I'm tired of "holiday martyrs" who overdo everything, go crazy, work themselves to the point of exhaustion, then pout and cause drama when "nobody appreciates me" (for things nobody asked them to do in the first place). Or they loudly complain or enumerate a long list of how many chores, hours in the kitchen, gifts wrapped, etc. they performed for the holidays. (I bet you know someone like this). Let's be careful not to drone on and on about how many things we did, how busy we are, how hard we worked, etc. (A little whining to one's very best friend is ok for about five minutes though - catharsis is good). Nobody really wants to hear someone else's to-do list or complaints.

If you find yourself saying out loud to someone, "Oh, I'm exhausted. I had to cook dinner for 20 people!" stop and think about it later that day. Try to replace the word "had" with "got to." Change your vocabulary and the way you speak about the holidays, and you might change your attitude and improve your enjoyment. Try "I am really tired, but I had so much fun making dinner for family." No need to pretend you weren't tired out. That's realistic!

Do your holiday projects out of love and an enjoyment of festivity and celebration, or don't do them at all. Let other people help you, delegate, and don't be afraid to say "no" if your calendar is getting overwhelming.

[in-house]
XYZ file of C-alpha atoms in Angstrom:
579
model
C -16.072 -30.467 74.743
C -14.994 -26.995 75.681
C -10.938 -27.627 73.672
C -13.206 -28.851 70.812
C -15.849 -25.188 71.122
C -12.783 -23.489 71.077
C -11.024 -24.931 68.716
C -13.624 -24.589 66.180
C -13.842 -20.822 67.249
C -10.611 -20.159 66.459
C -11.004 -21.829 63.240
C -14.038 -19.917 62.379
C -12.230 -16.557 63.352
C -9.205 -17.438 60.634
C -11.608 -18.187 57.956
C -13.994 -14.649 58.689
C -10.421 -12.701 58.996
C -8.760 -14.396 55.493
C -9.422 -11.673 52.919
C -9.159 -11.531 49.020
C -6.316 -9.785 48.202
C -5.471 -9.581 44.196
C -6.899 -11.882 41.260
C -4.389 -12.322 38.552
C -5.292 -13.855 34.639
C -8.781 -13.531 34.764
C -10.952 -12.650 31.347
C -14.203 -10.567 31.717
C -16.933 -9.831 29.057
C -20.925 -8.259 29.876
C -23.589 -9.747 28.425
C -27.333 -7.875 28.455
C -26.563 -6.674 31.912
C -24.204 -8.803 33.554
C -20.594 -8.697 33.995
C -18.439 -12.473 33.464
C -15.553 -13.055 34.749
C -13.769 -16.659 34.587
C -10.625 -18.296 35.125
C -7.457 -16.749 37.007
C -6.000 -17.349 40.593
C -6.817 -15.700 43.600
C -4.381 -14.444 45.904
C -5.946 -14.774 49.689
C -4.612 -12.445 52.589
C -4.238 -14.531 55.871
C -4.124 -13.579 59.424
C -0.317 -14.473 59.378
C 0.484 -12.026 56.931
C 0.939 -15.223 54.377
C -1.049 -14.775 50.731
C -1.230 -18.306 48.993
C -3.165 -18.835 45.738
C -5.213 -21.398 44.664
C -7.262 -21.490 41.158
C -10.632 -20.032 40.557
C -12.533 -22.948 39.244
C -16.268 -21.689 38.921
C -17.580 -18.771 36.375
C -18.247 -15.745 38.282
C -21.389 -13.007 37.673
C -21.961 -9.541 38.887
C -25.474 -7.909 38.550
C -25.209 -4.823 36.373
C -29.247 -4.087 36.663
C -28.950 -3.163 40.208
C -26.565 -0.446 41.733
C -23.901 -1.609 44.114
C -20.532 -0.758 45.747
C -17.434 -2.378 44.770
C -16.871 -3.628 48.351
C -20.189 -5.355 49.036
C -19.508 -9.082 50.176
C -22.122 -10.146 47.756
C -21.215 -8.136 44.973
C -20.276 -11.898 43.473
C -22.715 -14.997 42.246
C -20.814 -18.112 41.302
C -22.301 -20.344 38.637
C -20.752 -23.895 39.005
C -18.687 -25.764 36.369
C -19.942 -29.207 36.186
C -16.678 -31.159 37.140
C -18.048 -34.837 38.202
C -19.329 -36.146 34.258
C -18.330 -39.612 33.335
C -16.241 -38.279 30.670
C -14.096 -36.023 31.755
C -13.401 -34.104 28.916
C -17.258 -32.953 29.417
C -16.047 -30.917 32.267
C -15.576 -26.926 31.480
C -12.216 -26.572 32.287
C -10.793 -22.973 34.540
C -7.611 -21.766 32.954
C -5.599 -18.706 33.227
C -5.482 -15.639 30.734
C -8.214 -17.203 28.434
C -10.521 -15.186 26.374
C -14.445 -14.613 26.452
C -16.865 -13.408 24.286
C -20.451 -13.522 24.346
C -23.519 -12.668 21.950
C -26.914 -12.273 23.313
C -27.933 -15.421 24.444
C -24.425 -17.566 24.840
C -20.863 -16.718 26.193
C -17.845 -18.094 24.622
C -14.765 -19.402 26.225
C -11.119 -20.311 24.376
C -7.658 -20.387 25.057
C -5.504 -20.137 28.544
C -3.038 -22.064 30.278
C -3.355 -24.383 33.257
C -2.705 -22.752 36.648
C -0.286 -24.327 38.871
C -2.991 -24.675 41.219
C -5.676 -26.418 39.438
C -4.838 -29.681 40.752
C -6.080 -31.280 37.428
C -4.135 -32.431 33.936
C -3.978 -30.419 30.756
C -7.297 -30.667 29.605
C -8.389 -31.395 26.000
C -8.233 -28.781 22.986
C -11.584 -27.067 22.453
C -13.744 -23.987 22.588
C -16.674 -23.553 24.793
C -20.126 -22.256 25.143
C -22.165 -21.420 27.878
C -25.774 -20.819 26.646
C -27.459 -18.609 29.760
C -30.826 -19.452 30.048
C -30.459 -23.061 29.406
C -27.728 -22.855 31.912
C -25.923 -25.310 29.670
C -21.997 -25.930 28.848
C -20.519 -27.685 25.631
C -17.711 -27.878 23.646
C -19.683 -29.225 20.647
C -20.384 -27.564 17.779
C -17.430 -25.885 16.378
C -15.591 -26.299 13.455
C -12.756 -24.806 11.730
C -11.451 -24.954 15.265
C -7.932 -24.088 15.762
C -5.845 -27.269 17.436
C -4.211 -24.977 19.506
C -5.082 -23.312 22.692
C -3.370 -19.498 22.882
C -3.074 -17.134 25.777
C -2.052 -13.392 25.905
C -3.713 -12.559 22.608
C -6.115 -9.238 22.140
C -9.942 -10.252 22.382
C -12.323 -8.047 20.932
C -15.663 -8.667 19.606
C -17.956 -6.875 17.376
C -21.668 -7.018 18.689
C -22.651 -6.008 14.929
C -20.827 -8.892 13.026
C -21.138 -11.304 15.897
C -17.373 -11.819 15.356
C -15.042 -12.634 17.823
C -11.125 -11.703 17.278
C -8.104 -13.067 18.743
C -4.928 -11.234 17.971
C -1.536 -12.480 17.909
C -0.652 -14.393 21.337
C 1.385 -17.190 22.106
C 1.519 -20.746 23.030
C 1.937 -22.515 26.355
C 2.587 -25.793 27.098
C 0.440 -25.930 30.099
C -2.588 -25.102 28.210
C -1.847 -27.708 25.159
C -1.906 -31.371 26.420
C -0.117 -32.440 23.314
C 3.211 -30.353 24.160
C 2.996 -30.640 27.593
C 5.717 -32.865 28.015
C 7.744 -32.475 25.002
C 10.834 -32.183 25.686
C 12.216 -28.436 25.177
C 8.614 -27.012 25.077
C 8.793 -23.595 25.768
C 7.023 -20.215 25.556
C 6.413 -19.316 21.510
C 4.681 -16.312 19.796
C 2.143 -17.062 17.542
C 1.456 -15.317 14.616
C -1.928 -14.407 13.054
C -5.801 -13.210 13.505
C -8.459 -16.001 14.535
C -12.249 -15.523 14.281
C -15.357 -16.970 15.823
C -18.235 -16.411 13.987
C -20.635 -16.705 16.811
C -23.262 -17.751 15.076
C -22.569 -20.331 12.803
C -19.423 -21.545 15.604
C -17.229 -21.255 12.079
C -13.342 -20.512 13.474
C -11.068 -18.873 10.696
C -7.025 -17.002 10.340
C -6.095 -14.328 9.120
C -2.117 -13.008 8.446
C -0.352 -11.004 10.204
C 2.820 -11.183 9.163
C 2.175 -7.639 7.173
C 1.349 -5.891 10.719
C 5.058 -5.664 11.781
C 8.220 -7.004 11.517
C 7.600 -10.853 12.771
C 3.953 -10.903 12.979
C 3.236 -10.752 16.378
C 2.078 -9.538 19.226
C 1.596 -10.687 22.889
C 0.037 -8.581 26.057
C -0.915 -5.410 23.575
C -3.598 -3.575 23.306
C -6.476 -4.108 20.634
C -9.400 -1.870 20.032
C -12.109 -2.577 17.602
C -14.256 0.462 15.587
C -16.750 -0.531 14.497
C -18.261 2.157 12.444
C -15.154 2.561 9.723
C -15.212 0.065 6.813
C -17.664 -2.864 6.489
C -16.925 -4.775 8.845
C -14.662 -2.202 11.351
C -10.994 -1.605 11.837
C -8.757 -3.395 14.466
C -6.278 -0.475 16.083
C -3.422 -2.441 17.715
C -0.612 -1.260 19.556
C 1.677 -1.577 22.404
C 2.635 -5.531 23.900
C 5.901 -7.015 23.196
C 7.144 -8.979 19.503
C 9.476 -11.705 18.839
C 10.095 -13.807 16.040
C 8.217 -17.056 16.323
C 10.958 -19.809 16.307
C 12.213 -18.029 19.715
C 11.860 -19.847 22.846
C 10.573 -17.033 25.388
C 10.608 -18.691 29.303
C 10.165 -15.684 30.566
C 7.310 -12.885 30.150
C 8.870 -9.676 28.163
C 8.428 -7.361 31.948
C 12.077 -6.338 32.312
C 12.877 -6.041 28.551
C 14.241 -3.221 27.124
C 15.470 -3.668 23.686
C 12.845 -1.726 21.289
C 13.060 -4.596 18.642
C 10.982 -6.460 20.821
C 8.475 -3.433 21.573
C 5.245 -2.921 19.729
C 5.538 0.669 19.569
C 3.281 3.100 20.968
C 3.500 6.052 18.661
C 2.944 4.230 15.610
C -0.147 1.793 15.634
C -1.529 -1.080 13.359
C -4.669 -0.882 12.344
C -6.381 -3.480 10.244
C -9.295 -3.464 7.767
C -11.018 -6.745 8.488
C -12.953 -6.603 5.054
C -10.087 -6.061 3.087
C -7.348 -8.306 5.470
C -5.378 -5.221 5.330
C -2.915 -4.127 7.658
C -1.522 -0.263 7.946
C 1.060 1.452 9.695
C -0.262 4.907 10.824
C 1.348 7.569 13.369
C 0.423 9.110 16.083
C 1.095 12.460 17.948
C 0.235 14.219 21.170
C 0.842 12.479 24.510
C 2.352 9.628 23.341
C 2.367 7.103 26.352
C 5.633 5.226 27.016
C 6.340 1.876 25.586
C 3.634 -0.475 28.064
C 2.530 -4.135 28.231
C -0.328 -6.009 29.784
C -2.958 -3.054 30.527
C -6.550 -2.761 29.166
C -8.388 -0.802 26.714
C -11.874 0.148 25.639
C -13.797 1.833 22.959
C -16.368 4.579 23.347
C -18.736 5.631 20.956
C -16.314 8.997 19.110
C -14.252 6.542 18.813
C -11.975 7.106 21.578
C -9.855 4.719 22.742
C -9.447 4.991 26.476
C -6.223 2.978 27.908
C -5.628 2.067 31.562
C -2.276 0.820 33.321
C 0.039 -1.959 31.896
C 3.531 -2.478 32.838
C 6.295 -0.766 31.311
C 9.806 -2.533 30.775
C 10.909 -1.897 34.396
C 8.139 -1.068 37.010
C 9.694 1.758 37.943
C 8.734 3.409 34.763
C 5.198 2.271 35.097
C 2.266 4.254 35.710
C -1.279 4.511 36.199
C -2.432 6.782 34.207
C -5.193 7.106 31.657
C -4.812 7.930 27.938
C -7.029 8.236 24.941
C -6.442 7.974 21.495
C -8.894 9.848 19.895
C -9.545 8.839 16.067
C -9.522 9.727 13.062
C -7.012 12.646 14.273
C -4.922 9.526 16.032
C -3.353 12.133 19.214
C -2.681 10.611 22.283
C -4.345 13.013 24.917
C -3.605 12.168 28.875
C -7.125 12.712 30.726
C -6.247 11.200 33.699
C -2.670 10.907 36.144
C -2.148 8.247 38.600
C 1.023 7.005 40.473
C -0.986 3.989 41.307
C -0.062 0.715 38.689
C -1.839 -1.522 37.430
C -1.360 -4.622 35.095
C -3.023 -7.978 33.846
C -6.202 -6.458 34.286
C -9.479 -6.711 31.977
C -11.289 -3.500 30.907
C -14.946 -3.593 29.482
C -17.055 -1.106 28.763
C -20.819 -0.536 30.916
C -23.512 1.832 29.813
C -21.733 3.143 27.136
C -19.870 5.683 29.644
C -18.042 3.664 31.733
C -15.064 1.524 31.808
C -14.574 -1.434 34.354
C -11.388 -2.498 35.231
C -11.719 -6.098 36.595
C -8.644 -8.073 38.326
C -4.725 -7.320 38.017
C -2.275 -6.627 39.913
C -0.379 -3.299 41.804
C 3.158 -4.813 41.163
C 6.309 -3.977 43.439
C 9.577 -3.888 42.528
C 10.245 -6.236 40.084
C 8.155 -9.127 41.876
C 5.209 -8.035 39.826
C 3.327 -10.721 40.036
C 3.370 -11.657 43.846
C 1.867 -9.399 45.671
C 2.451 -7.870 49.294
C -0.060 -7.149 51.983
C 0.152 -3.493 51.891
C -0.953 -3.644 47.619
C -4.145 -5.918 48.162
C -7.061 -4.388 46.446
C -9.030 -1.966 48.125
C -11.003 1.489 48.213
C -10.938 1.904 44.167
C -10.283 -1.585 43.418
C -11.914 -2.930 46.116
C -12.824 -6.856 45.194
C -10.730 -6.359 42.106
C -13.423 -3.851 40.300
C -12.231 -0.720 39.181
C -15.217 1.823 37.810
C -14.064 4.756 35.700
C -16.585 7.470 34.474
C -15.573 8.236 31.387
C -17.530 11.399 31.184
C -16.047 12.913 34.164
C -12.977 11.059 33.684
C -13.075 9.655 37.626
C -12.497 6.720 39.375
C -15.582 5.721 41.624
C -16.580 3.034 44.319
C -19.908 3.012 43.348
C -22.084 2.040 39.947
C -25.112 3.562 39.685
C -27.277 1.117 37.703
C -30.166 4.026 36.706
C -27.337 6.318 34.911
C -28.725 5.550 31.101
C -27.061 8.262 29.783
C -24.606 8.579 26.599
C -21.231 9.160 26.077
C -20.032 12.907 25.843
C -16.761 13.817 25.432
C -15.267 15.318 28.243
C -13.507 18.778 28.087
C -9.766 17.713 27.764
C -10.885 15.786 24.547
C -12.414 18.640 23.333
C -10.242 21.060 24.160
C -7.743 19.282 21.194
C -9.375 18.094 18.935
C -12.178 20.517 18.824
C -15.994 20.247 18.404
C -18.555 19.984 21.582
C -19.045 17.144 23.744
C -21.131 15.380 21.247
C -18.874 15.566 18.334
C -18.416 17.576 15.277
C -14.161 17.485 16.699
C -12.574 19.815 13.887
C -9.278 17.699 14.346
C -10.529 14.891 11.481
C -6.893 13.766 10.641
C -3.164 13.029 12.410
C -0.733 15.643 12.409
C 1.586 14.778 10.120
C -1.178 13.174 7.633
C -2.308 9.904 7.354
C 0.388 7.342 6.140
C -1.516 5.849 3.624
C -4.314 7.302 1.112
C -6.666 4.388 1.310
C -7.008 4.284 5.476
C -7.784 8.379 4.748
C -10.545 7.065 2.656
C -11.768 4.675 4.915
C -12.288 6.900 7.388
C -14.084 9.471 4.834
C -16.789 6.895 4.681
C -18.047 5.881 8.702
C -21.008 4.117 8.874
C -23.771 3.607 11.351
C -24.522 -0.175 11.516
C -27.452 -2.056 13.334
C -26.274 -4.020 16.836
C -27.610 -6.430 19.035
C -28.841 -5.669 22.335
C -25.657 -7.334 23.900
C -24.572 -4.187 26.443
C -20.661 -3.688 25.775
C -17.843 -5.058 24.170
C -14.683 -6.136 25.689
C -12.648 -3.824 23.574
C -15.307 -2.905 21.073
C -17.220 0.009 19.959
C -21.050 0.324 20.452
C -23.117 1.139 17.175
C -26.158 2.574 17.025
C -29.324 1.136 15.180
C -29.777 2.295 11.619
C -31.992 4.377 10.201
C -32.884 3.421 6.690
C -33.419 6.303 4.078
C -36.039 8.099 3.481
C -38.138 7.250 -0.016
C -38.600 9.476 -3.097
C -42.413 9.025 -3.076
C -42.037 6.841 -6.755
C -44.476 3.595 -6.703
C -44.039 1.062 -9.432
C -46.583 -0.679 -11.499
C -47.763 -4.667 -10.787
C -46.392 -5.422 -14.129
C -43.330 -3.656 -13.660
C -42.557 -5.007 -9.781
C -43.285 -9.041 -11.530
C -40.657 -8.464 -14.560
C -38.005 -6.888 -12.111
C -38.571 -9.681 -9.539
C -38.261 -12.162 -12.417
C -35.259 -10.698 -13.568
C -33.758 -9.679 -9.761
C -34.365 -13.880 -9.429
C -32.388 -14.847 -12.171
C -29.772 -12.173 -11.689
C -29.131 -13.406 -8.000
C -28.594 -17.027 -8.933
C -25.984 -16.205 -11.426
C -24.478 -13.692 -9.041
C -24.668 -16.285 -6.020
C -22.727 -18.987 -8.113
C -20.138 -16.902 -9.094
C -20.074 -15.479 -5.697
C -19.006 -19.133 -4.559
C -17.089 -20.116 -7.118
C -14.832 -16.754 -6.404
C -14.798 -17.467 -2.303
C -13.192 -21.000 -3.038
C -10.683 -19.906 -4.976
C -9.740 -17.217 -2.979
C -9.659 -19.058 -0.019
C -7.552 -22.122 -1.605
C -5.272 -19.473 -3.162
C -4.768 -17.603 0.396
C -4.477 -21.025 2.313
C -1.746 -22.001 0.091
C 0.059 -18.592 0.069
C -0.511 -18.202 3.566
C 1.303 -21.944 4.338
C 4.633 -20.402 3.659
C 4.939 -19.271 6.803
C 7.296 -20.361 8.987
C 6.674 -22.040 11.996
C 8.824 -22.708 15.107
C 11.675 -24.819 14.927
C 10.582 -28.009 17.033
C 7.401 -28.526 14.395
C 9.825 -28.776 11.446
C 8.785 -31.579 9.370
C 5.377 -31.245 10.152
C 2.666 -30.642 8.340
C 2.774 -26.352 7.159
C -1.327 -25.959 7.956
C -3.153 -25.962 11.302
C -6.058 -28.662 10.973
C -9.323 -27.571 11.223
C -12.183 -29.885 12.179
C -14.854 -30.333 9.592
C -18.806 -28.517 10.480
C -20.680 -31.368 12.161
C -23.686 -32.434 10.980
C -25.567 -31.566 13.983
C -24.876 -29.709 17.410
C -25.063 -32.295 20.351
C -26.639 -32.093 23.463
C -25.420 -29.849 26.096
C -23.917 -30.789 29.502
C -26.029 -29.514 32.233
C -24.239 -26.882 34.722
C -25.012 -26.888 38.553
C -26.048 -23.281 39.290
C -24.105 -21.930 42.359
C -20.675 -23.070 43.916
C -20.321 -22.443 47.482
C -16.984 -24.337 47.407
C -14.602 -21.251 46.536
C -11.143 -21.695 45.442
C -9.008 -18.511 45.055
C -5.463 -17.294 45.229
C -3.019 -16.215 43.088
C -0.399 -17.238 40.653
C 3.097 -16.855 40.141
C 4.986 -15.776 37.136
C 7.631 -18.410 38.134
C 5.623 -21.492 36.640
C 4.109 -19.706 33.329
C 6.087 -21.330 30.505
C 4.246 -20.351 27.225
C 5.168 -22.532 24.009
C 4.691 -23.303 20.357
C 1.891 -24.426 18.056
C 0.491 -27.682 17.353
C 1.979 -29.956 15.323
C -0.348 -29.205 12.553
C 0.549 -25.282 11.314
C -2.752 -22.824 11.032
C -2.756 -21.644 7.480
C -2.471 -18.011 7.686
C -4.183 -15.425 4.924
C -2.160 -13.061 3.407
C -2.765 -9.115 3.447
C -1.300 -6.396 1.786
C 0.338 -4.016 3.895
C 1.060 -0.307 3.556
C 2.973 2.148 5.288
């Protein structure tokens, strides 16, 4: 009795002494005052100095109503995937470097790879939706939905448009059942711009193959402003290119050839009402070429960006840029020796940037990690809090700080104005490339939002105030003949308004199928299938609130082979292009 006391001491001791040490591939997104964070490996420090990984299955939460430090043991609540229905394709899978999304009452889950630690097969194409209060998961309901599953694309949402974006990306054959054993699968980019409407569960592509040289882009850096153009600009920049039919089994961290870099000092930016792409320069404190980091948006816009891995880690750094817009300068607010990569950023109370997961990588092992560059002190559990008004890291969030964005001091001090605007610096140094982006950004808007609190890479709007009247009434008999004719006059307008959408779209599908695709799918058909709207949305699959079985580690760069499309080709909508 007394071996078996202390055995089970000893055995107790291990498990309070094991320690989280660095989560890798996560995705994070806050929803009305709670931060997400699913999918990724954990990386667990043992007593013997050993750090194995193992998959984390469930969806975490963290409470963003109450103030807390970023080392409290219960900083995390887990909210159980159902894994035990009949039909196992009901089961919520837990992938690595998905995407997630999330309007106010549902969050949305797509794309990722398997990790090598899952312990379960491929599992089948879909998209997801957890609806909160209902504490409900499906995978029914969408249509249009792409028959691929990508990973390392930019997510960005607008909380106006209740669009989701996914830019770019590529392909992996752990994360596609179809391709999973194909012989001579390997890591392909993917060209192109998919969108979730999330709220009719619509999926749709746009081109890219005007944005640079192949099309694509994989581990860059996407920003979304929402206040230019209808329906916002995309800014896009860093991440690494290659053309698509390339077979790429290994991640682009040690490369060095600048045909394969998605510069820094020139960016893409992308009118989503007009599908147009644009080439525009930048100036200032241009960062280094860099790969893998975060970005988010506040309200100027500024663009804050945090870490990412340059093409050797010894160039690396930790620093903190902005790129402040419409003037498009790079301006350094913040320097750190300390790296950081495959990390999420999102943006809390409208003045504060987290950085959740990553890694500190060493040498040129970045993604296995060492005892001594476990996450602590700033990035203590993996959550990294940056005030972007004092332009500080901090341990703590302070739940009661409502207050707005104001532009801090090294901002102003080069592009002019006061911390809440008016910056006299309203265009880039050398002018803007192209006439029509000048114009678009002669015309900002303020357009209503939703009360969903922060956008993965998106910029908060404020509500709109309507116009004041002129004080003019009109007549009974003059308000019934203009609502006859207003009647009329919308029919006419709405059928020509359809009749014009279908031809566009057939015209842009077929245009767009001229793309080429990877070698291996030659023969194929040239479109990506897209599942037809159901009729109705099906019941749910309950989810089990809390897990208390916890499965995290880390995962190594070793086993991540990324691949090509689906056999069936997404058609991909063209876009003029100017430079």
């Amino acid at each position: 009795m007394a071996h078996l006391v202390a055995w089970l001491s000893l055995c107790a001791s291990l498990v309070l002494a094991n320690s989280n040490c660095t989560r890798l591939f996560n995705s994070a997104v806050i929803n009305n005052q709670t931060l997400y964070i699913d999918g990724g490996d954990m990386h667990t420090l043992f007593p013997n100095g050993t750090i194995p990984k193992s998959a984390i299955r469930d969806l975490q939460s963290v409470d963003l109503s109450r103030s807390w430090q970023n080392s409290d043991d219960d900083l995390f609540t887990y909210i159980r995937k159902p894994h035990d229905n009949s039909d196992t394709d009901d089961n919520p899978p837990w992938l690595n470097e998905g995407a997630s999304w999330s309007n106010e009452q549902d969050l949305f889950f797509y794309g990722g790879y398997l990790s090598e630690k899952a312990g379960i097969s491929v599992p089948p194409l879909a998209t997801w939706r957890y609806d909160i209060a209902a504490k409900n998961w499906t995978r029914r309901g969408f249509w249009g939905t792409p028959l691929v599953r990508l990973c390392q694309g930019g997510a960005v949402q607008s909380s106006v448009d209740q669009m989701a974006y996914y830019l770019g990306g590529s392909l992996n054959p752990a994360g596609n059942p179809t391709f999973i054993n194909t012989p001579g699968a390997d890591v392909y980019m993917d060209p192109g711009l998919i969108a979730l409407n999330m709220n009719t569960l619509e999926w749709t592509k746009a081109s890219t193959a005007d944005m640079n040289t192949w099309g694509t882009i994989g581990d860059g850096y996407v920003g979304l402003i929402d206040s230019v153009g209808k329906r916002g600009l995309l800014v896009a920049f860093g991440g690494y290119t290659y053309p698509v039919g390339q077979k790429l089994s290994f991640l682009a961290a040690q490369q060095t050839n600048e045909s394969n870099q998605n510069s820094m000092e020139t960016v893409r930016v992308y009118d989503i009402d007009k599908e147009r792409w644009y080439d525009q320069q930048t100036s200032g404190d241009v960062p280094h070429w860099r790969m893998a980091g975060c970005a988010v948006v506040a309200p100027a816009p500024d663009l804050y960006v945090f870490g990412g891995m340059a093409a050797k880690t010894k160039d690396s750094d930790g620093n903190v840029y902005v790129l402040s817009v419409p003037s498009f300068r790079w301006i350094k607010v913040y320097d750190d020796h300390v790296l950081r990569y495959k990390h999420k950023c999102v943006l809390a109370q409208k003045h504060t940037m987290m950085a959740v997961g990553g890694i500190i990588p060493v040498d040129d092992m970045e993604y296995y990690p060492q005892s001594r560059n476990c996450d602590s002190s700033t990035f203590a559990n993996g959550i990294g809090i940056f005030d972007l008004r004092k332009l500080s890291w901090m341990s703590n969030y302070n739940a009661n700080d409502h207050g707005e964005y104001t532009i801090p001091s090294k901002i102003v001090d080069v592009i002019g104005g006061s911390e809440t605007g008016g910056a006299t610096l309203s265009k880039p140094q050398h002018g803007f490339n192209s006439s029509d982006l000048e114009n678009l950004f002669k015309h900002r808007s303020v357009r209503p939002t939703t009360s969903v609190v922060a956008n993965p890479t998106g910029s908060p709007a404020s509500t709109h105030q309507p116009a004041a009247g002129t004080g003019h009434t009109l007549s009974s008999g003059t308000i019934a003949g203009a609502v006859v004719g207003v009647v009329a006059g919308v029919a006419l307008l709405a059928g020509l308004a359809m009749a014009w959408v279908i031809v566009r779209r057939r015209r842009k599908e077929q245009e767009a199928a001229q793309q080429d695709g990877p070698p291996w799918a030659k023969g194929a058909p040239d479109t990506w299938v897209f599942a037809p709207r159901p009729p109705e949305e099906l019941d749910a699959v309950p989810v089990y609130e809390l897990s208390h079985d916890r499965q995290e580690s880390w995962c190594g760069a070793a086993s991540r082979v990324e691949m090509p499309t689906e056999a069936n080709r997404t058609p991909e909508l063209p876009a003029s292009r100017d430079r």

Stop when enough is enough. If you've baked two dozen cookies and start feeling frazzled, that's enough cookies. Frankly, your friends, neighbors and co-workers don't need another couple dozen cookies brought in by you and everybody else they know who bakes. None of us here in America are going to experience a cookie shortage any time soon.


Candy Coated Chocolate Hazelnut Wafers (Sewlicious Decor)

Chai Snickerdoodles (The Way the Cookie Crumbles)

Cherry Whiskey Smash Cocktails (How Sweet it Is)

Christmas Tree Bento Box (I Pack Lunch)

Duck Tape Bunting Craft (Gluesticks)

How to Raise a Grateful Child (CNN)

My Scandinavianish Red and White Mantel (Tater Tots and Jello)

Oven Roasted Maple Apples (Baking Bites)

Peanut Butter Cream Filled Donuts (How Sweet It Is)

Peanut Butter Shortbread, with Salted Chocolate (What Megan's Making)

1 comment :

Lori said...

You bring up such a good point about being a holiday martyr. I think I get this way at times, and I am going to try to avoid it this year! All it does is annoy people to hear someone else complaining about stuff that doesn't have to be done. Thanks for the encouragement!